Registrations are taking place through a website and a missed call service-814436000-has been activated. As on Sunday evening, 2,500 residents had registered on the website and 300 had registered through the missed calls service. “We have already reached the two lakh mark so far. If the numbers increase, it will help us win with a bigger margin,” said Suresh.

    On March 5, Dr Sanjay Gupta, coordinator of the Guinness Book of World records will visit the city to instruct them on the methodology. “Since the verification of two lakh contest cards will take a few weeks, we are hopeful that by the end of March, we will get the results and will enter the Guinness Book of world records,” added an official. While activists said that the championship was a gimmick to divert attention from the Vellalore dump yard issues, corporation officials maintained that they were planning to set up at least 15 segregation sheds after the championship ends.

    “We will make sure that the drive continues even after the championship ends,” said a higher official.

    source: / The Times of India / Home> City> Coimbatore / TNN / March 03rd, 2015

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    Egmore Railway Station in 1939

    Egmore Railway Station in 1939

    At a quiz I conducted recently, one of my questions was: What were the railway companies that were combined to create the Southern Railway in April 1951? The majority of answers recorded South Indian Railway (SIR) and did not proceed further. A few put down Madras Railway Co and SIR. Still fewer said Madras & South Mahratta Railway and South Indian Railway. And only one person got it right saying Madras & South Mahratta Railway, South Indian Railway and Mysore State Railway. I recalled these answers a few days later when, thanks to new traffic regulations, I saw the Egmore Station after a few years and found it looking as handsome as one of a city’s prime heritage buildings should look.

    Egmore Railway Station today.

    Egmore Railway Station today.

    Purist conservationists will undoubtedly sniff at what red and white colour washes have done to the building’s red brick, Tada sandstone and Pallavaram granite. But I have always held that they should be thankful for little mercies; after the latest ‘restoration’, many a layperson or a visitor is sure to stand and stare for a while at a building which stands out midst all the tawdry construction surrounding it. Certainly I did — and as I did so I wondered what the answers would be to another quiz question: The South Indian Railway had five stations in Madras; what were the three main ones? I wonder how many would have got Tambaram, Egmore and Beach. Egmore may have been the main Madras SIR station, but Beach was the end of the line and Tambaram and Beach were the two termini of the SIR’s electrified suburban railway system established in 1931 and which in its very first year handled nearly three million passengers.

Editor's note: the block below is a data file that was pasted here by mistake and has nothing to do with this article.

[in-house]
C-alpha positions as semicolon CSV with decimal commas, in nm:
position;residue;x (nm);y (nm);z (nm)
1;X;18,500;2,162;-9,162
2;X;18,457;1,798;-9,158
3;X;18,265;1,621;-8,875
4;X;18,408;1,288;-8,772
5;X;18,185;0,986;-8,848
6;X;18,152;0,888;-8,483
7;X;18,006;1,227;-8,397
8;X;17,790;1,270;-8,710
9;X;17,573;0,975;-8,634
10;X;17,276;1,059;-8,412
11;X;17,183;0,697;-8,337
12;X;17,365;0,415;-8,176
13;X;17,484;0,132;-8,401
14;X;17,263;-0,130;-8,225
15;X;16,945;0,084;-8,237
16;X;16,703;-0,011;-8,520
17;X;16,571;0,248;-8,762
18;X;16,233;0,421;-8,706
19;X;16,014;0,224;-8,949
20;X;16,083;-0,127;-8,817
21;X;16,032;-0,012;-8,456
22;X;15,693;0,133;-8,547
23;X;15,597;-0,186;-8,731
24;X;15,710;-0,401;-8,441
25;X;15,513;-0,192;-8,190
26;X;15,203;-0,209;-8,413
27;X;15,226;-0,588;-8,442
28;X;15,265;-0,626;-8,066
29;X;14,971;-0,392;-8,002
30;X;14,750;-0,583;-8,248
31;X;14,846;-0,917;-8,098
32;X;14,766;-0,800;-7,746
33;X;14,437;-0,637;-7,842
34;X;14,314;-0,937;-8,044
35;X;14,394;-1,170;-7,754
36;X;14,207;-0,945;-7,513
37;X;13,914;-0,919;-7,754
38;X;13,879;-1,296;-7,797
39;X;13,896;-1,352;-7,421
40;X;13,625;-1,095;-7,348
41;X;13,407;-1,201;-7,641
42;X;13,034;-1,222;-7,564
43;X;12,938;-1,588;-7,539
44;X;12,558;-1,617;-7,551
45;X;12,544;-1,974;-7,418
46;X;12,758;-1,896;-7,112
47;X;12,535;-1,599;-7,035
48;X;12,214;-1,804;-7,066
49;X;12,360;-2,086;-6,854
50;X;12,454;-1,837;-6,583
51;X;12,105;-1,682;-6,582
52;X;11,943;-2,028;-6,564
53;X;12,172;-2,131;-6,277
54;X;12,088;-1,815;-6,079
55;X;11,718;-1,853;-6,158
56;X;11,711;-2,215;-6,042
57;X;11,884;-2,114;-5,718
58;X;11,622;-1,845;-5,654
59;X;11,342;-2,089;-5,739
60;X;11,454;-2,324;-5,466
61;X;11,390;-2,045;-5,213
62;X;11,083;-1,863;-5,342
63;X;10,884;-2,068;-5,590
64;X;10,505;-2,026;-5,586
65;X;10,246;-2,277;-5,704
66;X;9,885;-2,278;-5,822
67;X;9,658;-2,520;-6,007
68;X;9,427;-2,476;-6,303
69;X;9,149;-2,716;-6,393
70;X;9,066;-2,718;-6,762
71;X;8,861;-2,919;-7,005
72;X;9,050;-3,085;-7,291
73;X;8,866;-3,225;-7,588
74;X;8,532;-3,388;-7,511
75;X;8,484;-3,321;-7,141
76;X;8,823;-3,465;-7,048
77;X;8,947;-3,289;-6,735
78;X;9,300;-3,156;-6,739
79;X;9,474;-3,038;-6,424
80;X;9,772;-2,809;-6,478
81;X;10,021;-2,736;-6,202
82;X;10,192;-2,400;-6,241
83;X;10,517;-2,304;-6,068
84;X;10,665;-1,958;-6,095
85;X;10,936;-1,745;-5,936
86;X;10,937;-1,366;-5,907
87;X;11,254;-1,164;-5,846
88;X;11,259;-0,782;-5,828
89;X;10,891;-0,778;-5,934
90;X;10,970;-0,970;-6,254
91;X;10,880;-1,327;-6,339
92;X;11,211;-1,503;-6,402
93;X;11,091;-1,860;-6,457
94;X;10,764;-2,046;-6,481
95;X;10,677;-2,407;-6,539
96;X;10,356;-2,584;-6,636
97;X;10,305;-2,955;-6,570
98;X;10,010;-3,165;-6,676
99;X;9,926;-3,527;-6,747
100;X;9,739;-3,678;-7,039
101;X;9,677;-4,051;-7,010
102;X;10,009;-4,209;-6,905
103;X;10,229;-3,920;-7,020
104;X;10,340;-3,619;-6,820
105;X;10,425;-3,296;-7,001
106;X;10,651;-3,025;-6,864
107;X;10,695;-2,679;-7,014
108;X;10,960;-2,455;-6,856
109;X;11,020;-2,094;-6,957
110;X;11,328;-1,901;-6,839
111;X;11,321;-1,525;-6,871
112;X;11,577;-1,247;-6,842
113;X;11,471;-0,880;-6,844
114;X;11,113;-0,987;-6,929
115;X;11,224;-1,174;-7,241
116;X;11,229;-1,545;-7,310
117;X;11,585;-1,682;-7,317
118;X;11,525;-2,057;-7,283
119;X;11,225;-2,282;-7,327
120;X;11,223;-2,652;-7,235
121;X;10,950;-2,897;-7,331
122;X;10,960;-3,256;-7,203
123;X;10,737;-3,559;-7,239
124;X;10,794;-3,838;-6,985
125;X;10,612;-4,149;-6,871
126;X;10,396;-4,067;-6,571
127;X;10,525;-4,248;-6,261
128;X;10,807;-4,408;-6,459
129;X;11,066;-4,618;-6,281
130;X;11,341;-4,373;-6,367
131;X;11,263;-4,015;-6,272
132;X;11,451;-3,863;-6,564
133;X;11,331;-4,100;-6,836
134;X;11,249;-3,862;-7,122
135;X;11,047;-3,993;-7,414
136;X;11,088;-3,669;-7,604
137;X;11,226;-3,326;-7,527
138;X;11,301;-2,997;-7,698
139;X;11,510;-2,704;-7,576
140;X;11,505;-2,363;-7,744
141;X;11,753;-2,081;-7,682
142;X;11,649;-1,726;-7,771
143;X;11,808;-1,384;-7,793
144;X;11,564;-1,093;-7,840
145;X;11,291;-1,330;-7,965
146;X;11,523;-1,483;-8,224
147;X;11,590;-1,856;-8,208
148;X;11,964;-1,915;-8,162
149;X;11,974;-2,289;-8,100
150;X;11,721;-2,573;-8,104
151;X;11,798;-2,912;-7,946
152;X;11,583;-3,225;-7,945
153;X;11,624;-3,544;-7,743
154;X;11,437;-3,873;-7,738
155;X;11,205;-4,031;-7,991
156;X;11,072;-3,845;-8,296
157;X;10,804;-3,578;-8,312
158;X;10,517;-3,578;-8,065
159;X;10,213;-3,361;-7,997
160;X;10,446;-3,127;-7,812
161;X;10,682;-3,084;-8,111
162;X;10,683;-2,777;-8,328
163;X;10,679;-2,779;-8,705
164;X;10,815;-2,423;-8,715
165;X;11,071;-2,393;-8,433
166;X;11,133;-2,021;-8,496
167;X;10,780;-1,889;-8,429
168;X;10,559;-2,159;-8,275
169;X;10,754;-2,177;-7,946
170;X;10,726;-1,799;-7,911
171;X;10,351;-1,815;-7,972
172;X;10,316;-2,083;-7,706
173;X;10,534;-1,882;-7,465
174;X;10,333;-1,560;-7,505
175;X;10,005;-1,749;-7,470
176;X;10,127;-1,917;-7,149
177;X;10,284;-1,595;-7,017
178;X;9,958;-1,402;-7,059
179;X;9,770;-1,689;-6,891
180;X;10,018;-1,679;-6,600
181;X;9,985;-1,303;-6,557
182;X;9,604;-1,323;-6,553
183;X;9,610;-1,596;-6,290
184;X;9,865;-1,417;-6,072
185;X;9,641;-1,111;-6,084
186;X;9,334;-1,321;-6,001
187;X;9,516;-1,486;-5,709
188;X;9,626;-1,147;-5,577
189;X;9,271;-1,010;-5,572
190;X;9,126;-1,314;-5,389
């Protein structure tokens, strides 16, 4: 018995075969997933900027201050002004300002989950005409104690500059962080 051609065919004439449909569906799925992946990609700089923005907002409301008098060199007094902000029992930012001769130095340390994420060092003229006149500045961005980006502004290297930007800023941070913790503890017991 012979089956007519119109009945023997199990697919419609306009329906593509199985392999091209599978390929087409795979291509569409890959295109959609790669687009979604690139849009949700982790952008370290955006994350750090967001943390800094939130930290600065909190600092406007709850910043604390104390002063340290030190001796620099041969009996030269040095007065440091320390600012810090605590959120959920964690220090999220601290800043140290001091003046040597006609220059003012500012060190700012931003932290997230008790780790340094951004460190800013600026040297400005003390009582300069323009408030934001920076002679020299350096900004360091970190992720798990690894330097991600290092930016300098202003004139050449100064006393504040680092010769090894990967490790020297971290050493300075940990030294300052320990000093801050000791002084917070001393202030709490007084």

Trichy Junction in 1935

    Trichy Junction in 1935

    The SIR’s main railway station, however, was in Trichinopoly, where its headquarters was. The first SIR headquarters was in Negapatam (Nagapattinam) from where its first train ran to Tiruvallur on July 15, 1861, then in December that year to Tanjore and on March 11, 1862 to Trichinopoly to which the headquarters began moving from 1865 and went on till 1880. Remodelling of the old station began in 1900 and went on till 1935, T. Samyanada Pillai of Bangalore responsible for the work. Pillai, based on his splendid work in Trichinopoly, was given the contract for building the Egmore Station we see today. Work began on it in 1905 and it opened for use on June 11, 1908. The station was designed by Henry Irwin, with specialised engineering work being carried out by Arbuthnot’s Industrials and the entire supervision being done by SIR’s company architect E.C.H. Bird.

    Beach Station interior (1929)

    Beach Station interior (1929)


    Handsome stations were also built at Beach (which also received M&SM traffic) and Tambaram befitting their status. That handsomeness can nowhere be seen in these two stations today, given surrounding construction, lack of upkeep and all the grime. They too could use the attention and facelift given to Egmore.


    The houses by the Adyar

    The other day I was reminded of a story I had told in these columns some years ago (Miscellany, July 13, 2009) when reading something about the Andhra Mahila Sabha. The Sabha’s nurse-midwife training scheme had to find accommodation for increasing numbers of trainees (120) in the 1950s. The Sabha had put down roots just north of the Adyar River and on the western edge of what is now Durgabai Deshmukh Road — named after the Sabha’s founder — and was then Adyar Bridge Road. Fortunately for the Sabha there was a garden house abutting it to its north, reaching out to the southern edge of Greenway’s Road. The owner was offering the large house and its 171/2 acres for Rs.1.75 lakh. Which the Sabha did not have. But he agreed to rent it at Rs. 500 a month.